By Dora Ohrenstein
Khorog is a lovely small city with one good restaurant along the river. I took Yorali to lunch there and we spoke at length about how I could lend support once home, and how we might be able to arrange a longer visit for me in the future. Then Zuhro took me to the Khorog museum, where I knew there were old Pamiri socks I must try to photograph. We were greeted by an unkempt fellow with bottle-thick glasses who did not seem inclined to grant my request. I refused to give up, however, and he finally opened the case containing the socks and gave me a spot to lay them out for photos. They were absolutely stunning, and it was magical to see these treasures in the flesh that I’d been gazing at in photos for months. Sadly, the socks were not well stored and some of their color was fading from light exposure. We were unable to find out anything about them except that they were collected in 1979. I made Zuhro put one on her pretty leg, and the fashion possibilities were evident. Immediately I thought – Barney’s!
The next day we spent with Pamir artisans in the village of Suchan. The group of charming women showed me how they dyed yarn using onions (for brown) and apple tree leaves (for green) on a wood burning stove, and we spent a lovely day sharing crochet. I showed them my photos of the Khorog Museum socks and they said they’d never seen them before. They got excited and promised to make socks like those. Over a fine home-cooked meal, we talked about family vs. single life, with Zuhro doing her best to translate. So much can be said without words though. And that day I really understood that crochet is like music, a way to cross barriers with ease.
The women had been accustomed to make acrylic socks in bright machine-dyed colors to sell for $5 or $10 to tourists. Despite Yorali’s high aims, he hadn’t been able to convince them of the merits of making a more high quality product. The women had very busy lives raising crops, animals and children and couldn’t see the value of spending the extra time spinning softer yarns and using natural dyes. The dying demonstration they did for me, it turned out, was just for show, but I hope my visit made an impression and maybe changed their minds. The interview of Yorali in this issue gives further insight on how recently a market mentality arrived in Tajikistan.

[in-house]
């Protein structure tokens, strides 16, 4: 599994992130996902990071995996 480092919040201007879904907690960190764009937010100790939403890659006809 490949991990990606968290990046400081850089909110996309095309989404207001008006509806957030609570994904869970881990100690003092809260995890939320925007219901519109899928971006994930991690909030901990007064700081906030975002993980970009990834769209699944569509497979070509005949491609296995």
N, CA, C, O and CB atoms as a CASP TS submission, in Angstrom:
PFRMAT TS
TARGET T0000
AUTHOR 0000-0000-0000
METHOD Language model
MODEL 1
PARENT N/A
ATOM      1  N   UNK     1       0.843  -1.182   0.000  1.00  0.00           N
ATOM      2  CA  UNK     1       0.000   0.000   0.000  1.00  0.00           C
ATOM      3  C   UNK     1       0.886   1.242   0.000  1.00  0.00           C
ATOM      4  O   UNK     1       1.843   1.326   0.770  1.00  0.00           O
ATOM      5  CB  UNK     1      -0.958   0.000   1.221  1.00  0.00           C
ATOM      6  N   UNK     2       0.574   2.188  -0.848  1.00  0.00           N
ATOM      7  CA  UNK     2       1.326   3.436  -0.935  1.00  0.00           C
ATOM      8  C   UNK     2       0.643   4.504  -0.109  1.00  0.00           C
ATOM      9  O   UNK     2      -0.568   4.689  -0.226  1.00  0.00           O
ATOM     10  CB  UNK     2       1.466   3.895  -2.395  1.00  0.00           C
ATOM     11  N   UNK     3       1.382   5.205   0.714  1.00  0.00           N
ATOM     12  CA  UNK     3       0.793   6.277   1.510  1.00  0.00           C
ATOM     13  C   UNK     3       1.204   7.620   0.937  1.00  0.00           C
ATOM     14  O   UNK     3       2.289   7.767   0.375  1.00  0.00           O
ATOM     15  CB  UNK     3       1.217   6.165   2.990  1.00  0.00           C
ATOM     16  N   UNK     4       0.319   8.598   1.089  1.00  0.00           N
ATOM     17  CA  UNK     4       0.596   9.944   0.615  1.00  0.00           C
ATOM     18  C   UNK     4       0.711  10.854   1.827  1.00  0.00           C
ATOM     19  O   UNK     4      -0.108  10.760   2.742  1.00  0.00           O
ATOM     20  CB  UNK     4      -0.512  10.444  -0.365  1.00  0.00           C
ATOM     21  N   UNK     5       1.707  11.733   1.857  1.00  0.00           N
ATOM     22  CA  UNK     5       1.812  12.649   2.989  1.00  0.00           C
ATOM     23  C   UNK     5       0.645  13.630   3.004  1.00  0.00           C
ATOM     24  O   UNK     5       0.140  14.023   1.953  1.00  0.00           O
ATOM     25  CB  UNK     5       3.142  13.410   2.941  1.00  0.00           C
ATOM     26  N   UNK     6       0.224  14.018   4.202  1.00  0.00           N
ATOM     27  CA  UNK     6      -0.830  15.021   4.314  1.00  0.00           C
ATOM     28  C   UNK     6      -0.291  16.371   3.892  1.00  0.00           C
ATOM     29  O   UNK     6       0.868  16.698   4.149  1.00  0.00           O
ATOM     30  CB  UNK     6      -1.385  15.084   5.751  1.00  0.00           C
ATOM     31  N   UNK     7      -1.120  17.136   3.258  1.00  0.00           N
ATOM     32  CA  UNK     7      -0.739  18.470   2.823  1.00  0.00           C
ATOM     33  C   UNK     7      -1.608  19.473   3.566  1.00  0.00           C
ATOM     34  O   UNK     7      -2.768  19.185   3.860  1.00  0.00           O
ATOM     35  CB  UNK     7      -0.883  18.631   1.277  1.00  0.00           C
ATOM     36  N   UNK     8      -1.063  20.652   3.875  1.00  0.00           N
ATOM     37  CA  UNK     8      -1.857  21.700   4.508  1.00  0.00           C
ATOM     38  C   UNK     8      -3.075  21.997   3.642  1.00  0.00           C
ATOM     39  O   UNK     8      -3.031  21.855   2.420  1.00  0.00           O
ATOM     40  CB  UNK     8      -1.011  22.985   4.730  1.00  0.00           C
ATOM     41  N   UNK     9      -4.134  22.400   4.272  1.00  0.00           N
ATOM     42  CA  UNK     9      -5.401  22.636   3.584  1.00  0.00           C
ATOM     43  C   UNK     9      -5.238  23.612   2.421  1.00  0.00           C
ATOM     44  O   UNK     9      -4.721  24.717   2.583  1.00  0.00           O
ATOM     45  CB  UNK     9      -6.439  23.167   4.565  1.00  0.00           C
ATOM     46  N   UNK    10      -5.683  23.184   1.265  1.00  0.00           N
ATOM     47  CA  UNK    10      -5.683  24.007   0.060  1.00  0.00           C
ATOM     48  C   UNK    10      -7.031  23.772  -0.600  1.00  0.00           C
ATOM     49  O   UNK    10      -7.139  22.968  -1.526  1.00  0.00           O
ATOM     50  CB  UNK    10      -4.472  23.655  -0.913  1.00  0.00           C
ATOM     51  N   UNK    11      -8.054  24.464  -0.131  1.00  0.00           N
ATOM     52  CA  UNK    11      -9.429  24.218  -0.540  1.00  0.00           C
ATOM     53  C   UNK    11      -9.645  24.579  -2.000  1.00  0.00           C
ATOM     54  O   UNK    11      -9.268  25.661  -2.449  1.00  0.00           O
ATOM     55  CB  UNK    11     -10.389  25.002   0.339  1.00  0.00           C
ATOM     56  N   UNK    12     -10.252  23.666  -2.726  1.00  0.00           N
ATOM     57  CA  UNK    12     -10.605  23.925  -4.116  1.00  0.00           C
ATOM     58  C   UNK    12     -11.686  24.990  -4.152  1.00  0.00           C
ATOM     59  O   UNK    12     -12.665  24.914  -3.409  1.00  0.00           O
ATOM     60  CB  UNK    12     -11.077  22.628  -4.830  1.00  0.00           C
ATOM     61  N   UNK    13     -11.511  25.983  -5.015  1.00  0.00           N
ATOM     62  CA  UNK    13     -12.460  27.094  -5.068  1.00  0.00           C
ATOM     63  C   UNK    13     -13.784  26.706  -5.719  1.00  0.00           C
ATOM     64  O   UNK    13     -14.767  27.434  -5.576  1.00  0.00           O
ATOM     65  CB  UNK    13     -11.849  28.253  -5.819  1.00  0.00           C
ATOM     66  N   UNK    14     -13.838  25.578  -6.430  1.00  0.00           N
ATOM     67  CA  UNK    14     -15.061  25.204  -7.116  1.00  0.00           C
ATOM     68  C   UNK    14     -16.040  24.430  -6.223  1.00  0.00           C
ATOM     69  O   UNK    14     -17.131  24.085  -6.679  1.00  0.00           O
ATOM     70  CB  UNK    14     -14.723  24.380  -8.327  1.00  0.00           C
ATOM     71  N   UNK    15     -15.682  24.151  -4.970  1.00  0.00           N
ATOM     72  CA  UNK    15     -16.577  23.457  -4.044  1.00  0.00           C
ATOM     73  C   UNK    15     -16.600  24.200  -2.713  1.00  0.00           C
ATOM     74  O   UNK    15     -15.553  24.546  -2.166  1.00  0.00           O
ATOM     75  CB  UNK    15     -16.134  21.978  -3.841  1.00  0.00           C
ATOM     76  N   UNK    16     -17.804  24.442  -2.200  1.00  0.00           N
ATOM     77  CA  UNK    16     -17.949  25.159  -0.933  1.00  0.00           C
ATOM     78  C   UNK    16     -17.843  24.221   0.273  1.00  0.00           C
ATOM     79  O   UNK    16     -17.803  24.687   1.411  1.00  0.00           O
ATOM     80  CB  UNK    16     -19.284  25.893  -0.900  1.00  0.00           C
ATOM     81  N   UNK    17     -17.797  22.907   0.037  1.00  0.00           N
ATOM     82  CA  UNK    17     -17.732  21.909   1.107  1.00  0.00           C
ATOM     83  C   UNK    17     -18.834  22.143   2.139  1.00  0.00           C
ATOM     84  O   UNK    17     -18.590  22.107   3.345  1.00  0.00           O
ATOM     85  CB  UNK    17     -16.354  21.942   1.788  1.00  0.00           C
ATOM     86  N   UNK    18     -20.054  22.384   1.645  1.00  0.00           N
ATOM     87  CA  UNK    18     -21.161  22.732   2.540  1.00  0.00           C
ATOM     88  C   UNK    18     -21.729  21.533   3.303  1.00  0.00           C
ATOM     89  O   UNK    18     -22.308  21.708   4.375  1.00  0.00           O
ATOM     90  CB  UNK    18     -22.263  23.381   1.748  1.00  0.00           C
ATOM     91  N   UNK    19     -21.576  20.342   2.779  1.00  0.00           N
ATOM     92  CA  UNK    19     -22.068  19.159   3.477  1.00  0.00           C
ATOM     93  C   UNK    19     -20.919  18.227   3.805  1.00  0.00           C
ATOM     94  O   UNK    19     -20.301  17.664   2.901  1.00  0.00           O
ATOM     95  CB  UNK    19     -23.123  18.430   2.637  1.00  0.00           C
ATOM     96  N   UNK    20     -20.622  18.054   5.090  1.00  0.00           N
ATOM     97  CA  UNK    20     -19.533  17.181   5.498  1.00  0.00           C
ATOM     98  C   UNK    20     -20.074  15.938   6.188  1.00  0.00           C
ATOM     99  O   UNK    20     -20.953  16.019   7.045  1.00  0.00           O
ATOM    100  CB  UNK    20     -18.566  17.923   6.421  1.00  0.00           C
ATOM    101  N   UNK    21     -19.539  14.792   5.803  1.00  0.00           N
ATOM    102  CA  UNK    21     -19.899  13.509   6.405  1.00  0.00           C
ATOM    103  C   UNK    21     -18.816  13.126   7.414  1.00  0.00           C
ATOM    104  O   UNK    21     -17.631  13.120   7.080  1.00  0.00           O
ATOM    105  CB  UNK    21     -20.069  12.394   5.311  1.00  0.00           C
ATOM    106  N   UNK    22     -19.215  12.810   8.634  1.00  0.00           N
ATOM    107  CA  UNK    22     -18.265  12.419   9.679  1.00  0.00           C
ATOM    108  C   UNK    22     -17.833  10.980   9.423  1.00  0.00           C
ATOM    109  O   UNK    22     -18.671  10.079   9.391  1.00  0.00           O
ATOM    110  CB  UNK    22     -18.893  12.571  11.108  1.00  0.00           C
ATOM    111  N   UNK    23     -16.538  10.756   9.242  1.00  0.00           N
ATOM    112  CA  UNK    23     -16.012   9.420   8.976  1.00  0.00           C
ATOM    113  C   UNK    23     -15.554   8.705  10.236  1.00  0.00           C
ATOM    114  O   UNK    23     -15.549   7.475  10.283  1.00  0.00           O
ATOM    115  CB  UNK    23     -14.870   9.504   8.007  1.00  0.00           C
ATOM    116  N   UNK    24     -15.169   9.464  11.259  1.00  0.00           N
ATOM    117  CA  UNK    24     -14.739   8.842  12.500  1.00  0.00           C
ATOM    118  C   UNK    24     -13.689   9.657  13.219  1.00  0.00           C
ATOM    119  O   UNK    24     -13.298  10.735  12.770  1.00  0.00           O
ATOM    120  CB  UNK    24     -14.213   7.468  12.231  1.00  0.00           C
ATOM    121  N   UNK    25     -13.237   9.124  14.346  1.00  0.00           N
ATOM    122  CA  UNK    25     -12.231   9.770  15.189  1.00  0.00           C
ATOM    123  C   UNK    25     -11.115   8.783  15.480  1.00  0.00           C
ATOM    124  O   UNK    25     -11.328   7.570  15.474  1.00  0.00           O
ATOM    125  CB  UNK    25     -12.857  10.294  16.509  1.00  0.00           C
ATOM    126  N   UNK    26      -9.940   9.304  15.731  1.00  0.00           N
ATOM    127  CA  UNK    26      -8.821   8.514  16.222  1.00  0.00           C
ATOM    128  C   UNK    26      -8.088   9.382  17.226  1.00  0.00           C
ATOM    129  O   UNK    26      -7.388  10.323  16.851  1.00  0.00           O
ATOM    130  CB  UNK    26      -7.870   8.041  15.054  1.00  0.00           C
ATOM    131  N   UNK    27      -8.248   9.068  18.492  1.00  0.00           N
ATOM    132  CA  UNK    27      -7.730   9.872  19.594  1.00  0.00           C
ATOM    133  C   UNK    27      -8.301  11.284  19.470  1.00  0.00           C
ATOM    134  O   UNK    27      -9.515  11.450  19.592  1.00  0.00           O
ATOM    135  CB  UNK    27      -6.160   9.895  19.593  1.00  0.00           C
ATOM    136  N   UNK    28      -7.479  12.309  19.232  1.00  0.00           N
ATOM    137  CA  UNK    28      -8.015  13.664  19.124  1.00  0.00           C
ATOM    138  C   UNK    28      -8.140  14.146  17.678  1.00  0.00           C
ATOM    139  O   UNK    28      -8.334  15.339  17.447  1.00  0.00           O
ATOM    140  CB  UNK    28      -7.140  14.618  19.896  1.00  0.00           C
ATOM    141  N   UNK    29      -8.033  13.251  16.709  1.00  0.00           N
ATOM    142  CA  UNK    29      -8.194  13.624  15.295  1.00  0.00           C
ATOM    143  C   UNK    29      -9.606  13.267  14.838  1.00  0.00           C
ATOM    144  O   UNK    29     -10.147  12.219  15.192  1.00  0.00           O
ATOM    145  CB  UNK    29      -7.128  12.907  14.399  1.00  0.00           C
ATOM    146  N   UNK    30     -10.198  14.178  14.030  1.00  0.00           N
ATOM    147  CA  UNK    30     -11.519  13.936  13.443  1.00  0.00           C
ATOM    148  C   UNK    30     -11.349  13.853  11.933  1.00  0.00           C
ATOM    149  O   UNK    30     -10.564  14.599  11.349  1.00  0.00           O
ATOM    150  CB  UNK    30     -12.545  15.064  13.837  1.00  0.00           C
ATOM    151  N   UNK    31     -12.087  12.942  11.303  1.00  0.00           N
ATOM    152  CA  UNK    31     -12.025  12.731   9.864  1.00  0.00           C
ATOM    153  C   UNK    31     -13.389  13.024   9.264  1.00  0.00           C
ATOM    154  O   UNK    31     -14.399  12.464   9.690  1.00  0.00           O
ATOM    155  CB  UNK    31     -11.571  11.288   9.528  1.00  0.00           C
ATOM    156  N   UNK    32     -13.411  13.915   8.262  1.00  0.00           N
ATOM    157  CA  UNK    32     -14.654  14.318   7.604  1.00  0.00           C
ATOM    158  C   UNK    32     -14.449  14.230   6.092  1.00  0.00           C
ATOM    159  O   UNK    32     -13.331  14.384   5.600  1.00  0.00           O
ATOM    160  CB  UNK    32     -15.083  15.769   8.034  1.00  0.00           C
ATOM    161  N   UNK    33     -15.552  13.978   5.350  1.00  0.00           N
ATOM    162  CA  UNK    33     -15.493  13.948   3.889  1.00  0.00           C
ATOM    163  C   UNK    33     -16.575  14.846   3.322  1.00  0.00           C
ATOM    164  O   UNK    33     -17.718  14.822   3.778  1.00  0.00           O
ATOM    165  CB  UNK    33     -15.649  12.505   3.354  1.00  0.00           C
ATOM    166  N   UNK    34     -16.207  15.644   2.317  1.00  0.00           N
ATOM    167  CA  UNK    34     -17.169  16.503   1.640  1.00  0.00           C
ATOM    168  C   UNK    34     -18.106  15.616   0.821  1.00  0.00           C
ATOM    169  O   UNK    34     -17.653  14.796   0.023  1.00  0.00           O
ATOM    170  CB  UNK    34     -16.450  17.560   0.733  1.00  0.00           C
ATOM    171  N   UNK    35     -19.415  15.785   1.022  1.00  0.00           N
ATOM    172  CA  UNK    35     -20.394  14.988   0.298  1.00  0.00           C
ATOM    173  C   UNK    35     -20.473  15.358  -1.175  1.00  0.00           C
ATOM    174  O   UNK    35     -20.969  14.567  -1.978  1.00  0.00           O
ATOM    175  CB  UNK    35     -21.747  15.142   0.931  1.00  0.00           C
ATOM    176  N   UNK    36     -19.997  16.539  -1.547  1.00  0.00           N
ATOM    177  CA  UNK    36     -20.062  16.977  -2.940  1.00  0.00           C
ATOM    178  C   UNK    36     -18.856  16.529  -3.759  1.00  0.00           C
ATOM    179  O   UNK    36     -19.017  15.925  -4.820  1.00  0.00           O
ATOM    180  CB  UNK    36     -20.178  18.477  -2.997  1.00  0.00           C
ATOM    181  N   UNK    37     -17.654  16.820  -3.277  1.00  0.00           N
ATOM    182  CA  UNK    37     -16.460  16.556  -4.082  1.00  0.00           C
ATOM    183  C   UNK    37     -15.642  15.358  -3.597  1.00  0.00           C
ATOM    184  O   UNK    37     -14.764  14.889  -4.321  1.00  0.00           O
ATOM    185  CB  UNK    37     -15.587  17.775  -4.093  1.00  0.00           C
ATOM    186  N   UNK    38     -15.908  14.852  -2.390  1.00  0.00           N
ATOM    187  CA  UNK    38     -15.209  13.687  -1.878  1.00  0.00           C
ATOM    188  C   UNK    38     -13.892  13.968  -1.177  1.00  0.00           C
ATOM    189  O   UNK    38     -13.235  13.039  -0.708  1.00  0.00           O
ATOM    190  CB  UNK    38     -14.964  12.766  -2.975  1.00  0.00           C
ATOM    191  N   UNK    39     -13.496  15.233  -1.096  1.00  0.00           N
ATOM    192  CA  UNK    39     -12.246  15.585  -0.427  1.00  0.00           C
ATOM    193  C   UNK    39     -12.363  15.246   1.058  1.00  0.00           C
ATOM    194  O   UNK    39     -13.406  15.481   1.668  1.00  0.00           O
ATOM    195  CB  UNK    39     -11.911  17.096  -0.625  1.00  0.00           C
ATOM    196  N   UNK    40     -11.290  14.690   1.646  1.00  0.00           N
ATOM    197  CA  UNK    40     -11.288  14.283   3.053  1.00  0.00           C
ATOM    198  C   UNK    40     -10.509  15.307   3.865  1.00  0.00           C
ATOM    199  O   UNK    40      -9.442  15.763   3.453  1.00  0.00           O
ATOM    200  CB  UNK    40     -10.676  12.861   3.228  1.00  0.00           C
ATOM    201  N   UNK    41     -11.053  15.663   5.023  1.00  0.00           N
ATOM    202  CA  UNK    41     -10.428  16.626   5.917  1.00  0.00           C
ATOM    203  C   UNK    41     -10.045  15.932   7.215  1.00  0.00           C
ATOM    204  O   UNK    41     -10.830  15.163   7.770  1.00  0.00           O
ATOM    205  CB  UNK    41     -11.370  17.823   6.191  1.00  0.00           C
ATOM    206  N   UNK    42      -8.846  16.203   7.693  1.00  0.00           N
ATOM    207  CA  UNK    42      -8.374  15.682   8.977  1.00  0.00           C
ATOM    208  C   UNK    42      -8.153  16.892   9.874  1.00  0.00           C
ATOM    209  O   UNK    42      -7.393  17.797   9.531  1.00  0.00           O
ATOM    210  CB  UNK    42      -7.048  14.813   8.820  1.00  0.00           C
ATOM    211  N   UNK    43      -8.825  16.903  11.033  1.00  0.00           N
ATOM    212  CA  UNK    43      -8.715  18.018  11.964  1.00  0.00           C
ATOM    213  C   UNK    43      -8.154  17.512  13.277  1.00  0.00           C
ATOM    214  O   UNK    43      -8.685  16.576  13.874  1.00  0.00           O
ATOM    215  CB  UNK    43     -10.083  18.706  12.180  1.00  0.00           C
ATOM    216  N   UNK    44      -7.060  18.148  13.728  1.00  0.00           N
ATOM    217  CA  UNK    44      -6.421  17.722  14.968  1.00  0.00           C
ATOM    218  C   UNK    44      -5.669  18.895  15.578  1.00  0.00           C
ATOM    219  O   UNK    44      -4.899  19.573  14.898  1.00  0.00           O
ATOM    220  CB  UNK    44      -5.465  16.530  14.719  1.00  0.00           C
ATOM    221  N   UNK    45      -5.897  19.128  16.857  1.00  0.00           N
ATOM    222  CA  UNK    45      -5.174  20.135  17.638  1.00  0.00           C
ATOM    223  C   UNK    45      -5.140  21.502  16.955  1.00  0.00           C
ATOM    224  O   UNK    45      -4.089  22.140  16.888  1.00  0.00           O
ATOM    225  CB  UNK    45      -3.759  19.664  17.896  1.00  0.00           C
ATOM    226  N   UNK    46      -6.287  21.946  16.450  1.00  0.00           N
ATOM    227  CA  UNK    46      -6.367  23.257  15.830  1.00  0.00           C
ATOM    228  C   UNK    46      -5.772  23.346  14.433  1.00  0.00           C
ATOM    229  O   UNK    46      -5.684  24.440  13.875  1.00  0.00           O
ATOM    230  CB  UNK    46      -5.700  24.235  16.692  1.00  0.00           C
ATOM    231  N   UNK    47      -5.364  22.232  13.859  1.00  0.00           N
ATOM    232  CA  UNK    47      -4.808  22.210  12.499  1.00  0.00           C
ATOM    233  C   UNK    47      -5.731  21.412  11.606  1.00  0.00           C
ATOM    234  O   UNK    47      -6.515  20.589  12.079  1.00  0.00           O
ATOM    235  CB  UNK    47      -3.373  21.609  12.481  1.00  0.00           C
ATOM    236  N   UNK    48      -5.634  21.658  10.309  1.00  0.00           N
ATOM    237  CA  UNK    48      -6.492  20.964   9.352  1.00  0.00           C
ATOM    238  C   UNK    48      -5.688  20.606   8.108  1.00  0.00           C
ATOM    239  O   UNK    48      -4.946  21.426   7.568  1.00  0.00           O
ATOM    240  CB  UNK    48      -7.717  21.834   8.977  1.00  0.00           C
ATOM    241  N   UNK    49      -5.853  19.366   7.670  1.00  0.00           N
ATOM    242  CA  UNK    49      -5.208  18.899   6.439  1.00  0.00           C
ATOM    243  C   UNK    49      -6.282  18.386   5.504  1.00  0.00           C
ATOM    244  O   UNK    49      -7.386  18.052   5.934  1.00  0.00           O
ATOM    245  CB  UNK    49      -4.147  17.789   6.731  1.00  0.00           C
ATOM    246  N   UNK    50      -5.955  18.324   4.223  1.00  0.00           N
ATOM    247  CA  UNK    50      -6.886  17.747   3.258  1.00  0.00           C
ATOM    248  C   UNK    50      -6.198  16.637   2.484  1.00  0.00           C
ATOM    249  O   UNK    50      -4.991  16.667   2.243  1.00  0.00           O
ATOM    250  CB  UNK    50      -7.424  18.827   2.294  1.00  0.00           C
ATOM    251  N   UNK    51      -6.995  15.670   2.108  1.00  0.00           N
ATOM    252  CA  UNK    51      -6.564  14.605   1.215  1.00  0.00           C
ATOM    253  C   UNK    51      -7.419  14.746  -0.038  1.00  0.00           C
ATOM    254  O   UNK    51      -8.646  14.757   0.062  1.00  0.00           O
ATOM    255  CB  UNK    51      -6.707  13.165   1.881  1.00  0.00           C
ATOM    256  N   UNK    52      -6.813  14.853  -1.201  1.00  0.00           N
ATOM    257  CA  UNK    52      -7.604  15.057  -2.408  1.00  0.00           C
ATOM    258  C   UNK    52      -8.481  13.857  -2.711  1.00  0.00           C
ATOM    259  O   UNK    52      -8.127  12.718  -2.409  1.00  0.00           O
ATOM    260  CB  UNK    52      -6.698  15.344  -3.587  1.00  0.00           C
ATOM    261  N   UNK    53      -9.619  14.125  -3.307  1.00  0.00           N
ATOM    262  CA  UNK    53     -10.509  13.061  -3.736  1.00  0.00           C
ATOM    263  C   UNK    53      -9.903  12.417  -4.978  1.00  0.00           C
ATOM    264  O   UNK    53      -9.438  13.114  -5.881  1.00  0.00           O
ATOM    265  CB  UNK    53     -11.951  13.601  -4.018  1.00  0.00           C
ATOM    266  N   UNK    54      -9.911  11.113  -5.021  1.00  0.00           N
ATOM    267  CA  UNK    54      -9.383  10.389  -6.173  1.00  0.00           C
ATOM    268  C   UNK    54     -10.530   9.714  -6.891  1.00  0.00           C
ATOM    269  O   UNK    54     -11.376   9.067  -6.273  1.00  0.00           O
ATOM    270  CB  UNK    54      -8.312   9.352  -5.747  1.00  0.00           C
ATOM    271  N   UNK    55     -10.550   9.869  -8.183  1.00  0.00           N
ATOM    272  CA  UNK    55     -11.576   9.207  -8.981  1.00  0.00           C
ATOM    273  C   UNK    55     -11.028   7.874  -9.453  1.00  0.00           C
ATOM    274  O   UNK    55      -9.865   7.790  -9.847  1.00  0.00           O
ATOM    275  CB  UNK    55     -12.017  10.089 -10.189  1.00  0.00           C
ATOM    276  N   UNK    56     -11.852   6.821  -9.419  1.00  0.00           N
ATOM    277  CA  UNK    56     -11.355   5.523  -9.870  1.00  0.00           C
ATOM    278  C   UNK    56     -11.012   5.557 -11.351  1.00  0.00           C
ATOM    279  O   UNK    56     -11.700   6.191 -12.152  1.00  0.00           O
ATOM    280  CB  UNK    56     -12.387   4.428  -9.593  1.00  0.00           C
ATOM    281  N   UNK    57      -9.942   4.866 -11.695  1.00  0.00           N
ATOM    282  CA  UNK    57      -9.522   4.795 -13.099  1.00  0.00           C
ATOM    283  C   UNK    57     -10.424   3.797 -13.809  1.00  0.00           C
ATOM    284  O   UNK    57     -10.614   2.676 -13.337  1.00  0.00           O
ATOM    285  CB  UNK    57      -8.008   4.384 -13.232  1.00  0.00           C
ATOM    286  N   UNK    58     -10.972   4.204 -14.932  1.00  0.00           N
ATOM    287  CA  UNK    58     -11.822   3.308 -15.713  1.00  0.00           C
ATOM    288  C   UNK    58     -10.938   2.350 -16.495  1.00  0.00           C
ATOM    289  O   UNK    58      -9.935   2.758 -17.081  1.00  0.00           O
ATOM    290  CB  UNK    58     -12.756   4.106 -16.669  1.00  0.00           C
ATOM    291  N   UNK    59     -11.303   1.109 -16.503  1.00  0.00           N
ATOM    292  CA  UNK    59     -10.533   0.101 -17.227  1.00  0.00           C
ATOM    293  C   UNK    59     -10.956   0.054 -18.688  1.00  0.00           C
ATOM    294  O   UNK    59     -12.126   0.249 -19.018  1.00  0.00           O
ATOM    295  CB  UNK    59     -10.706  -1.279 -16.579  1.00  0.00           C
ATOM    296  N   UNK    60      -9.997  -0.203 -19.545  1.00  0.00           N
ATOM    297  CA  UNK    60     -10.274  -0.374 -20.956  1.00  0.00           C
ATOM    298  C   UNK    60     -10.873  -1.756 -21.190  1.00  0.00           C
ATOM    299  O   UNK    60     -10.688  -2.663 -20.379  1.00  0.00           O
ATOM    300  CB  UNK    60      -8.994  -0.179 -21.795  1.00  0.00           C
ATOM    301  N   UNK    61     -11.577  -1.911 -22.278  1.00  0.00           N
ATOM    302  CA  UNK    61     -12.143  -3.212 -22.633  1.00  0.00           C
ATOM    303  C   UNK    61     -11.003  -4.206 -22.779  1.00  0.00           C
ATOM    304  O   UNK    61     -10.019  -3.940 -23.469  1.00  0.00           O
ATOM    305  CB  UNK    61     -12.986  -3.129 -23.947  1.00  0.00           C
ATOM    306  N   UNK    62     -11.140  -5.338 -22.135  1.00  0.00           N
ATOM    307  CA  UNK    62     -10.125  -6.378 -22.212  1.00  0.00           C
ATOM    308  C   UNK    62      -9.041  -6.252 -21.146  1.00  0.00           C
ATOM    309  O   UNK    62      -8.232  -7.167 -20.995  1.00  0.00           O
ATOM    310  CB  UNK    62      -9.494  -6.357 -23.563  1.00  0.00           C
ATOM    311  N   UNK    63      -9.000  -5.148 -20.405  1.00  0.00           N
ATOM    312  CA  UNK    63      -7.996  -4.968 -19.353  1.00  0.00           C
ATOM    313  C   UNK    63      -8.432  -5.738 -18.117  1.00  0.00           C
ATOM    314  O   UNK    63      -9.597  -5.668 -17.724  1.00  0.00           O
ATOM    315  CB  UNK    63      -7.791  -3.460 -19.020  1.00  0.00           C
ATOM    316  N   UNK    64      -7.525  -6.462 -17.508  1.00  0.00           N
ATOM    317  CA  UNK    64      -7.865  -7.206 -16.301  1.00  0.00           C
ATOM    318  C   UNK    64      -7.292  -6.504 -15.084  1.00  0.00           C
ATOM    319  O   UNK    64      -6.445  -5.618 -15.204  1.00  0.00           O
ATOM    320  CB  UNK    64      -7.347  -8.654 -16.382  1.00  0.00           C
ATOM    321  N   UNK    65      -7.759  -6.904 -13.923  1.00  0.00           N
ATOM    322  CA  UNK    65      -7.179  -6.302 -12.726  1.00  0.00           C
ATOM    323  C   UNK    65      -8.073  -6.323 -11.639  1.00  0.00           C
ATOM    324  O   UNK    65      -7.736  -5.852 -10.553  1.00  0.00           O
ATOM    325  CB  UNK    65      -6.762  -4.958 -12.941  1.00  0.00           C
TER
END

In the evening I retired to my guest house, a small apartment I was sharing with a fellow so far unseen. Eventually, a young man appeared, Volcker, a 32 year old German working as an agricultural engineer in Afghanistan with a German NGO. Over a liquor, he told me his fascinating life story: born in East Germany, once a committed Communist, he’d gone to Cuba to study, then spent several years working professionaly in China and had just completed two years working in Afghanistan. He identified the bites all over my body as bed bugs and told me to put my clothes in the freezer when I got home. A charming and animated fellow, he nevertheless told me his head was in a bad place, his life at an impasse, he was sick of Afghanistan and didn’t know what to do next. He wanted to get his doctorate, and I encouraged him to apply to a university in the States. It was high time he saw capitalism in action, and who wouldn’t grab a guy with his extraordinary professional experience? He seemed quite interested and promised to write and let me know his decision.
He’d met many American soldiers in Afghanistan, and thought the war was a mess. The Americans would be best off, he said, leaving the situation for the Afghans to resolve themselves.
After this fascinating conversation, it was hard to sleep. Next morning I was hoping to fly out of the Pamirs to Dushanbe and on to Tashkent, the Uzbek capital. I knew many hours of travel would be involved, and had a plane to catch from Tashkent to Kiev in a couple of days.